Garden fresh – fenugreek leaves with coconut and dhal (methi molagootal)

One of my best friends from school Simeen, who subsists on a largely non vegetarian diet has been hankering for South Indian vegetarian food these days and keeps pestering me for some of my vegetarian recipes.  She lives in Scotland and is an avid follower of our blog.  I have promised her that I would post lots of our family favourites so that she can cook them herself.  This one is for her. Though I have made this with fenugreek leaves from our garden, it can be substituted with any spinach.  fenugreek or methi as it is popularly known is widely available with most Asian green grocers in the UK.

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What do I need to make it?

  • 1 bunch of methi leaves stripped from the stems and washed
  • ¾ cup tuar dhal washed and pressure cooked till soft and mushy
  • A small pinch of ground turmeric
  • 1 cup freshly grated coconut
  • 1 tsp urad dhal
  • 2 to 3 dried red chillies (depends on personal tastes)
  • ½ tsp cumin seeds (jeera)
  • 1 tbsp coconut oil
  • ¼ tsp mustard seeds
  • Few curry leaves
  • Salt to taste

How much will I make?

Enough to feed four

How do I make it?

Roast the urad dhal and the dried red chillies in a little bit of coconut oil till the urad dhal is golden brown.  Add this to the coconut and cumin seeds a little bit of water and grind to a fine paste.  Set this paste aside.  In a heavy bottomed vessel boil the methi leaves with water, salt and a pinch of ground turmeric.  When the leaves are cooked, add the cooked dhal and the coconut paste.  Mix well and let it come to a boil.  Simmer gently for about ten minutes and adjust seasoning.  Now for the tempering, in a skillet heat the remaining coconut oil and add the mustard seeds.  When the mustard begins to splutter, add the curry leaves and take it off the flame.  Add the tempering to the methi and dhal mixture.  Give it one final stir before taking off the flame.  Serve hot with rice.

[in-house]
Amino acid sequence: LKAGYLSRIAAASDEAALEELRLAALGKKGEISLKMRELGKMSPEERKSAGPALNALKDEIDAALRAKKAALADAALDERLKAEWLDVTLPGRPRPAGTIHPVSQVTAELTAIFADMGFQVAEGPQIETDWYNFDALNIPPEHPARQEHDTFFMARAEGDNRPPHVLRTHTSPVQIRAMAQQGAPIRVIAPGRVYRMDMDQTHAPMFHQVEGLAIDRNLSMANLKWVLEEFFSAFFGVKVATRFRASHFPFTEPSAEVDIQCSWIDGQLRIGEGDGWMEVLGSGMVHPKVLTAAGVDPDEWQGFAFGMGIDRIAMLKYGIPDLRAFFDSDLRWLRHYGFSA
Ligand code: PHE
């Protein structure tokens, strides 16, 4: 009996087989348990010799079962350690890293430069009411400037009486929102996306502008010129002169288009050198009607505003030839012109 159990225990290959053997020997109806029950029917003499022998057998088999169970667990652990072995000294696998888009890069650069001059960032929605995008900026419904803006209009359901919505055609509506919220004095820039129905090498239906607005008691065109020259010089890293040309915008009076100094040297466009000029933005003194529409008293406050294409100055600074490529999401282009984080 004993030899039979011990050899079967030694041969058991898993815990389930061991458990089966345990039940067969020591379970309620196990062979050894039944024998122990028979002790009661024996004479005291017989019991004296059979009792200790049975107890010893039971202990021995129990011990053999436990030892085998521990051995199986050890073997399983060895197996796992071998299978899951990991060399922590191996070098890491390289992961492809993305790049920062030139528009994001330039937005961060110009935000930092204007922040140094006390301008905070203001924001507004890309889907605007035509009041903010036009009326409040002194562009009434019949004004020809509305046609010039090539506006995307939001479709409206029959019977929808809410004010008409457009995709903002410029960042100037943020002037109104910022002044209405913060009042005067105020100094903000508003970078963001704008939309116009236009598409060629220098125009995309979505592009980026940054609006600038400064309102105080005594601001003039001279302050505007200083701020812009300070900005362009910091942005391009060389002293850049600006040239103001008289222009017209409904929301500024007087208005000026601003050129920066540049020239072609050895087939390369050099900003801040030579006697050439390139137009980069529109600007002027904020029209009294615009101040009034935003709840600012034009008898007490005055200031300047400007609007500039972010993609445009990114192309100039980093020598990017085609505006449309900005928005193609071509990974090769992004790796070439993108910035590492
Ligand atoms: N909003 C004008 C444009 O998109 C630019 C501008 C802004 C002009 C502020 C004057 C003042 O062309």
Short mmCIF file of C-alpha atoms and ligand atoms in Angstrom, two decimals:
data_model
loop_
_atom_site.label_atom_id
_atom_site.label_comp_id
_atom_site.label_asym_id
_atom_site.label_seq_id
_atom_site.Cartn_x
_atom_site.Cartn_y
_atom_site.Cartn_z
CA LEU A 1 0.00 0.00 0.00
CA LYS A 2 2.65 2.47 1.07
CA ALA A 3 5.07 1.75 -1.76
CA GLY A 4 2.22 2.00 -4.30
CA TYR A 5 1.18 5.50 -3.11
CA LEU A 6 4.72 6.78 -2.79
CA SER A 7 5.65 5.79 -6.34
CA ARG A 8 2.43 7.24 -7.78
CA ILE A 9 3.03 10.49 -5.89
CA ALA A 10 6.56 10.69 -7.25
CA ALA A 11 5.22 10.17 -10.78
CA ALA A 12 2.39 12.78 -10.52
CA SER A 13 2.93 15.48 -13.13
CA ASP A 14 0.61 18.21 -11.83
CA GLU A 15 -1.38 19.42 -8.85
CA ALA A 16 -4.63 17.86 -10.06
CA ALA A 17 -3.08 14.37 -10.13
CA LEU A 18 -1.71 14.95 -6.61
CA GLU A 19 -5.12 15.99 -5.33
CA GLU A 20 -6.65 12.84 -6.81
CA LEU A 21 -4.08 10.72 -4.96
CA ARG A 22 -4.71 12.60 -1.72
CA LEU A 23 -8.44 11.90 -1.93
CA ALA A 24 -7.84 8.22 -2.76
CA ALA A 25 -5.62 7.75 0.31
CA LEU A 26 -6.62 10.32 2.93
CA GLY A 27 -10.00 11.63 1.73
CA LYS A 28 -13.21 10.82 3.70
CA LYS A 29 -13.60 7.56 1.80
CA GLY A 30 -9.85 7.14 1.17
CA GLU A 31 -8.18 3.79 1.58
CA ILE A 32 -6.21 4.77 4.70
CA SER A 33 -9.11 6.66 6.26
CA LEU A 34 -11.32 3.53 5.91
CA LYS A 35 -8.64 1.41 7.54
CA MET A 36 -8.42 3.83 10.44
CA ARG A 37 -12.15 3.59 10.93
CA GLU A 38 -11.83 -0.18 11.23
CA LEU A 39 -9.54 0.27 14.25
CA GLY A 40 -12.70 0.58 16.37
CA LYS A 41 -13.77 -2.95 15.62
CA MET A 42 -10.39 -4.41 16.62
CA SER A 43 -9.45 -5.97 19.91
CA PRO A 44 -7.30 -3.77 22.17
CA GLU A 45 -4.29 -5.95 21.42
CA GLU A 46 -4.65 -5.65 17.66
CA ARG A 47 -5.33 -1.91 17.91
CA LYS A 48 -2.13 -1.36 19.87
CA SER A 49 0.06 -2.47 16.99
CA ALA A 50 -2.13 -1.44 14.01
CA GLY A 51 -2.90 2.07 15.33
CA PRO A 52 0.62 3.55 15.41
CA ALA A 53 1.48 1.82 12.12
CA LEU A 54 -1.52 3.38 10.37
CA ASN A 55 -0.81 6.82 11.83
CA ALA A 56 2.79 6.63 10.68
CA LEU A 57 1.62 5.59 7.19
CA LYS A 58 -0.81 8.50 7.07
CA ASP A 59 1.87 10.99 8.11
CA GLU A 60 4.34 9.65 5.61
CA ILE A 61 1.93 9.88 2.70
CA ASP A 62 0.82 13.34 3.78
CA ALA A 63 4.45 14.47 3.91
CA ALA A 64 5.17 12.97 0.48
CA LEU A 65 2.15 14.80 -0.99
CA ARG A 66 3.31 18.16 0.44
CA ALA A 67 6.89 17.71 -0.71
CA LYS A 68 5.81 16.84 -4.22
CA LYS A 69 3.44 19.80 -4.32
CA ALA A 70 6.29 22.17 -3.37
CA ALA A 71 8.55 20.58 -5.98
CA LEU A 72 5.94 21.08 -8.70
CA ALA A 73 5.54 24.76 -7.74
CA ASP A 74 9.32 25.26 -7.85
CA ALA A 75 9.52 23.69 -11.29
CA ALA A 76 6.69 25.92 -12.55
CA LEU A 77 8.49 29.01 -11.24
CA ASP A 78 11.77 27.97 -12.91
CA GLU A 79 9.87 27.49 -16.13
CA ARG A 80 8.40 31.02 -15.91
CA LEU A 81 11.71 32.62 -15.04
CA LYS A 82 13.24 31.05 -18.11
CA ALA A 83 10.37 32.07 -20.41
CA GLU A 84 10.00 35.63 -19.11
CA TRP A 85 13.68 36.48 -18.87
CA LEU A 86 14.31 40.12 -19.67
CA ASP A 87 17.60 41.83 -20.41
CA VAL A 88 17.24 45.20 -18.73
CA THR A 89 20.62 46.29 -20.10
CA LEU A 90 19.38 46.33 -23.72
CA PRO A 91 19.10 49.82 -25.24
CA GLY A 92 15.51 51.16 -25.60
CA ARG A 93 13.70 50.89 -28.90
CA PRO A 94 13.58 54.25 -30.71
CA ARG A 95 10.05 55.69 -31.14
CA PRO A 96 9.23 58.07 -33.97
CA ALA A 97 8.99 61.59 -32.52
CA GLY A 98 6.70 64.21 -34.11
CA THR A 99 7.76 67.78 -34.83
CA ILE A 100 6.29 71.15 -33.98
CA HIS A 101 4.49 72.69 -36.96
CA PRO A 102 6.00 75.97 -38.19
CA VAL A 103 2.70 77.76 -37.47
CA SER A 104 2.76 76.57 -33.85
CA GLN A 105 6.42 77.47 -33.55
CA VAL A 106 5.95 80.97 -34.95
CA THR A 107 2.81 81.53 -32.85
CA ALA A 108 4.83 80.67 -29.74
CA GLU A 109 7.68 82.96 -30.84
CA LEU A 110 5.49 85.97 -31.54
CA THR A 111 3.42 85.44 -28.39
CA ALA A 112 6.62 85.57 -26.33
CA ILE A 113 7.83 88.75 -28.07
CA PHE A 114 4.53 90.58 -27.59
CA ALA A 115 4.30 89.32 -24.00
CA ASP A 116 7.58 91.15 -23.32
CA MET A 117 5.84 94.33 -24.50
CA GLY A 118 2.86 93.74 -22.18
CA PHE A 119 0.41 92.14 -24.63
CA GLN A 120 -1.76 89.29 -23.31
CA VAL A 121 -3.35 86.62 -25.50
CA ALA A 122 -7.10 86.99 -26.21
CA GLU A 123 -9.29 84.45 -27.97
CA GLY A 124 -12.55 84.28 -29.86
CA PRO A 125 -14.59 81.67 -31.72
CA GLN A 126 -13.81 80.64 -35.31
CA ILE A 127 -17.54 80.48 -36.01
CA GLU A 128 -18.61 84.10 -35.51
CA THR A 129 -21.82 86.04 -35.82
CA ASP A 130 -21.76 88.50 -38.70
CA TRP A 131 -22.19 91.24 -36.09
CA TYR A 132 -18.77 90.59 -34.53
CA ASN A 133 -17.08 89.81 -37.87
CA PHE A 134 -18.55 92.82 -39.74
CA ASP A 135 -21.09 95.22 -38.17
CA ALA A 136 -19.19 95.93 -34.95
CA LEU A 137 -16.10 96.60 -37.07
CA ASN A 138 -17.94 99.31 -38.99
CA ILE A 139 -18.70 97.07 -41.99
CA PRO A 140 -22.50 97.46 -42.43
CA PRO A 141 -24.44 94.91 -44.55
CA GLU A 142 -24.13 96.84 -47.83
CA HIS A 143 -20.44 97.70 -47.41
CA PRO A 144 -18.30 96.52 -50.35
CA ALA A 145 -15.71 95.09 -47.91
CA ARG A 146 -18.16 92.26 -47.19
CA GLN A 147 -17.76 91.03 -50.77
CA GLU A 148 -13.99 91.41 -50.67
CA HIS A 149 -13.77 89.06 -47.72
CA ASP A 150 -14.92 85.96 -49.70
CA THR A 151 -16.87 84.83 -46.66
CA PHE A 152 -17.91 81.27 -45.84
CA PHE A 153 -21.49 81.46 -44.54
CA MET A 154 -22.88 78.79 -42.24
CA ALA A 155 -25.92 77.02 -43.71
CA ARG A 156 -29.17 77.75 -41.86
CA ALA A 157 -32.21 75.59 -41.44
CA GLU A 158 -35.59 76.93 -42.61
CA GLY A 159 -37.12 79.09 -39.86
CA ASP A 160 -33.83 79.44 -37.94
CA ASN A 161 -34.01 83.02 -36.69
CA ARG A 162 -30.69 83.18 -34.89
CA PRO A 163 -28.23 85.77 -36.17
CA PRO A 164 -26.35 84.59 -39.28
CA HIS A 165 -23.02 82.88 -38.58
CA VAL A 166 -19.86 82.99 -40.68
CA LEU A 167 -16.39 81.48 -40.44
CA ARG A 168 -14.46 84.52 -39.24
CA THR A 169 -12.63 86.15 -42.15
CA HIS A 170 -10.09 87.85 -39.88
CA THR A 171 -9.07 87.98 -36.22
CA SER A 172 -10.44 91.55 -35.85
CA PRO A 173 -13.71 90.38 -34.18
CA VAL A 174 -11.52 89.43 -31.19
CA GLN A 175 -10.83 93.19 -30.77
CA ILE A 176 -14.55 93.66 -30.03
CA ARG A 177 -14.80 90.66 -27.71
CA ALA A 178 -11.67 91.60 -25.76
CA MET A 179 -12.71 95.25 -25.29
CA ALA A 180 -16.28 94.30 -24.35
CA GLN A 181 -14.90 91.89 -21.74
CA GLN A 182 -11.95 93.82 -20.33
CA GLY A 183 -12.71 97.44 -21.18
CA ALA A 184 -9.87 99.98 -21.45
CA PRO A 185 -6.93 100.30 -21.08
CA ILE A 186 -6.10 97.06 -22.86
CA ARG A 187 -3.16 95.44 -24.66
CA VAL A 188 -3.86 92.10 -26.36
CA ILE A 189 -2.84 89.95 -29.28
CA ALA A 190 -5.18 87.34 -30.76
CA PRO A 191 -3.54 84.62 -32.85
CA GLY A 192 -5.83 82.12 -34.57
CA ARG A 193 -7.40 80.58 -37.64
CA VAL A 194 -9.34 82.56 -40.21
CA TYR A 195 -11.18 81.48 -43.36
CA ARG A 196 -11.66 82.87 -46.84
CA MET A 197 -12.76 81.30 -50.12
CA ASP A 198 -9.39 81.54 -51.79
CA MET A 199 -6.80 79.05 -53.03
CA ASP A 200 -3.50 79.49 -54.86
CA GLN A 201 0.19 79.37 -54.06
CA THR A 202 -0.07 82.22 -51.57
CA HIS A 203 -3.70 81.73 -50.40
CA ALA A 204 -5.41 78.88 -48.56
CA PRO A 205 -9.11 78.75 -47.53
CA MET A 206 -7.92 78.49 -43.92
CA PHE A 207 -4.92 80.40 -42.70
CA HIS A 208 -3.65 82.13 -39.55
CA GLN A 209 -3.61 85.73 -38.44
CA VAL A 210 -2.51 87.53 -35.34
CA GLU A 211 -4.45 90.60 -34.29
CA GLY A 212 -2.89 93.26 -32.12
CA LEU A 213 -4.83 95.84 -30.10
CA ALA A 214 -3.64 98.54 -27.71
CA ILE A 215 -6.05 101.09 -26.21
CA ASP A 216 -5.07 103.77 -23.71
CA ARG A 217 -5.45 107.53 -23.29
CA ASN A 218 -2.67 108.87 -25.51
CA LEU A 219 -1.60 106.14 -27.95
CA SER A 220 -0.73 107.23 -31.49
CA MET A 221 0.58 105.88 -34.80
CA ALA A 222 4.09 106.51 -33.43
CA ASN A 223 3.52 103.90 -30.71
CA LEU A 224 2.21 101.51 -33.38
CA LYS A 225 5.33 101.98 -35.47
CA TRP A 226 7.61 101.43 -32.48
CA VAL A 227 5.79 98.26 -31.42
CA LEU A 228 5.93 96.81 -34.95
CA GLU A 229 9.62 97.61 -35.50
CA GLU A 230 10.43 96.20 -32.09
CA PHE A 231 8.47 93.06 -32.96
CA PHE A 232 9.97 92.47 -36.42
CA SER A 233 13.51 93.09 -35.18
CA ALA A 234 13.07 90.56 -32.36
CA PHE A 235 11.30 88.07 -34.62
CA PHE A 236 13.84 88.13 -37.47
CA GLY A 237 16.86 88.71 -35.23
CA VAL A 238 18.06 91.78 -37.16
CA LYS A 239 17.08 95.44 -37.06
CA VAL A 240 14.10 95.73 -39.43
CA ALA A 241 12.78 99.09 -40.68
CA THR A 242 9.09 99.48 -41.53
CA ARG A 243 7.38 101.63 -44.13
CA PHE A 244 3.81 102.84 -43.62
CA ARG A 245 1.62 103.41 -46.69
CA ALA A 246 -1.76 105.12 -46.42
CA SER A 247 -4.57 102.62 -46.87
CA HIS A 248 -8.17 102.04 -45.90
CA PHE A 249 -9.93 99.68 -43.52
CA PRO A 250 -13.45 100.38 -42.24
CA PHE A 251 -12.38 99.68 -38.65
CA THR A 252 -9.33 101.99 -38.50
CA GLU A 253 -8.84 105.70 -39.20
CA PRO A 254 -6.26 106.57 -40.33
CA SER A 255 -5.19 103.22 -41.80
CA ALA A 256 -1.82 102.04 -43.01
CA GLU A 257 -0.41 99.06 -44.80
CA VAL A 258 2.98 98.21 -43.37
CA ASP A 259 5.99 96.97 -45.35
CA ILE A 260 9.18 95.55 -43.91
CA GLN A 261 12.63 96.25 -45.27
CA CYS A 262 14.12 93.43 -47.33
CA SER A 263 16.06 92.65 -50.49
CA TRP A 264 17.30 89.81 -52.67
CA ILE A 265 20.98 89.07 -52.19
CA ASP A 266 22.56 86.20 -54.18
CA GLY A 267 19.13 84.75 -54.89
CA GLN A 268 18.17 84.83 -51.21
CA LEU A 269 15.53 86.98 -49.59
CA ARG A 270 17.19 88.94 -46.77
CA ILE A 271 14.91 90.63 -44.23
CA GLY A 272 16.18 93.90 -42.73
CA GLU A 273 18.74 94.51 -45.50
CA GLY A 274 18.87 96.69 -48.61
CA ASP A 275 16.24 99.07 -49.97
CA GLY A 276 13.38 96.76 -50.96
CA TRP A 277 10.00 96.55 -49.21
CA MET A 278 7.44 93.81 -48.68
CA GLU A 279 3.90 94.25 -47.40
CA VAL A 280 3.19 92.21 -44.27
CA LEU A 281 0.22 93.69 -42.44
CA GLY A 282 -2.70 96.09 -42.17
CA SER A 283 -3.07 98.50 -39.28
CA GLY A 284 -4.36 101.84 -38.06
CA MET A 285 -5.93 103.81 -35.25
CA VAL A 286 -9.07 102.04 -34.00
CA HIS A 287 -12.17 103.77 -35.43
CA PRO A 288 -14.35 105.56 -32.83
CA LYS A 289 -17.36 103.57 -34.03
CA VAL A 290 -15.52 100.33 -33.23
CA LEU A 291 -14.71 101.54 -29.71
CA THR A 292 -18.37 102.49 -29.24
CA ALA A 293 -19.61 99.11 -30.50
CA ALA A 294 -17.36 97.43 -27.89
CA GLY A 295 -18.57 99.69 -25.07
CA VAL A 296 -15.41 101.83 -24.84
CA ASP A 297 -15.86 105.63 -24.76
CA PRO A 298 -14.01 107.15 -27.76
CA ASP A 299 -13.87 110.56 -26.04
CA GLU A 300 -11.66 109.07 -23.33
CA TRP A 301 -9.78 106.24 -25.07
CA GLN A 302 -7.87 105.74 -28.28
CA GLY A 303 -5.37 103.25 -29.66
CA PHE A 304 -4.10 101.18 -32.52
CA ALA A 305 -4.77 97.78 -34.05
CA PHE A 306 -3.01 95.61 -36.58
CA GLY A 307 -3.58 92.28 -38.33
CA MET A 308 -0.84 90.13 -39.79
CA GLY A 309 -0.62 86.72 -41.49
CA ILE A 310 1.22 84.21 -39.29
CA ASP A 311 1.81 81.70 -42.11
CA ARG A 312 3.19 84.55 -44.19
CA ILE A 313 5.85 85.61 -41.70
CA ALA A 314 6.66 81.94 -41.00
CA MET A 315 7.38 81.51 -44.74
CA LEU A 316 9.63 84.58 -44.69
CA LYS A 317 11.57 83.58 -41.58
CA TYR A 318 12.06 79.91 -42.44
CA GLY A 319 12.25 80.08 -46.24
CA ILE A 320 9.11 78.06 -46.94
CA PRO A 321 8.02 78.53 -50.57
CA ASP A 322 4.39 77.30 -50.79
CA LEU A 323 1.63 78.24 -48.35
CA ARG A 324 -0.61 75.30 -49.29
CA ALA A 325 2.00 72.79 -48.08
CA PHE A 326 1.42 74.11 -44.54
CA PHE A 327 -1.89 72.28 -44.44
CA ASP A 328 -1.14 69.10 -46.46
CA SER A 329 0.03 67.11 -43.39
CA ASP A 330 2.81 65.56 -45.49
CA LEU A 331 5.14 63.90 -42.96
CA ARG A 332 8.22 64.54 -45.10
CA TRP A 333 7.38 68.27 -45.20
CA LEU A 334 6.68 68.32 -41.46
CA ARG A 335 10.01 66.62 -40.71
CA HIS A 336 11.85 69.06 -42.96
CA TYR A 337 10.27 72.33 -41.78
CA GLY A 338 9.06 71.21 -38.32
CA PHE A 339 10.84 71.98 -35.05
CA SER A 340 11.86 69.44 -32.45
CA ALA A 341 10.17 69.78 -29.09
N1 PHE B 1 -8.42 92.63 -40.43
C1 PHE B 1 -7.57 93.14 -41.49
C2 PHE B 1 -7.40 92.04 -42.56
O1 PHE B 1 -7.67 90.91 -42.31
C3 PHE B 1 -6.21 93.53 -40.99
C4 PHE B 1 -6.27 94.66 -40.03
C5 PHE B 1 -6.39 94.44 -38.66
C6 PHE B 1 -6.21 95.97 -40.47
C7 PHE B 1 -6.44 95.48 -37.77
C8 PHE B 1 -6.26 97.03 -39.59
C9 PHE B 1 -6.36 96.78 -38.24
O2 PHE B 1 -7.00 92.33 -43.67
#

Salad Therapy – Moroccan sunshine

Cooking just for one has not been very enjoyable without hubby around and I must say I find it quite an arduous task to rustle up something interesting just for myself.  This evening, I felt like a salad.  I wish Shiv was here to share my salad because it tasted lovely (if I can say so myself).  I have been using a lot of Moroccan flavours in my preparations these days and quite like one brand called Al Fez that I buy from Waitrose.   http://www.alfez.com.

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What do I need to make it?

  • 150 gms salad leaves ( I used lettuce, pea shoots, rocket and lamb’s lettuce)
  • 1 red pepper sliced
  • 1 yellow pepper sliced
  • 1 potato boiled and cubed
  • 1 sweet potato boiled and cubed
  • 100 gms pomegranate seeds-
  • 3 sprigs salad onions
  • 3 tbsp yoghurt
  • 1/2 tsp Al Fez Spicy lemon tagine paste
  • 1/2 tsp Al Fez harrissa paste
  • 1/2 tsp cumin seeds roasted
  • Salt and pepper to taste

How much will I make?

A hearty big portion for a single meal or two moderate  portions if it is a side.

How do I make it?

Line your salad bowl with the salad leaves.  Layer it with the cubed cooked potatoes and sweet potatoes.  Cut the red and yellow peppers into long strips and place on top of the potatoes.  Add the chopped salad onions and the pomegranate seeds.  To make the dressing, whisk the yoghurt with the spicy lemon tagine paste and the harrissa paste and add the roasted cumin seeds to it.  Season the salad with salt and pepper, toss lightly and drizzle liberally with the yoghurt dressing before serving.

The vivid shades of  green of the leaves, red and yellow translucent peppers and  ruby red pomegranate seeds make the salad visually very appealing.  This salad is a textural treat, beautiful to behold and truly tasty, making it an all round winner.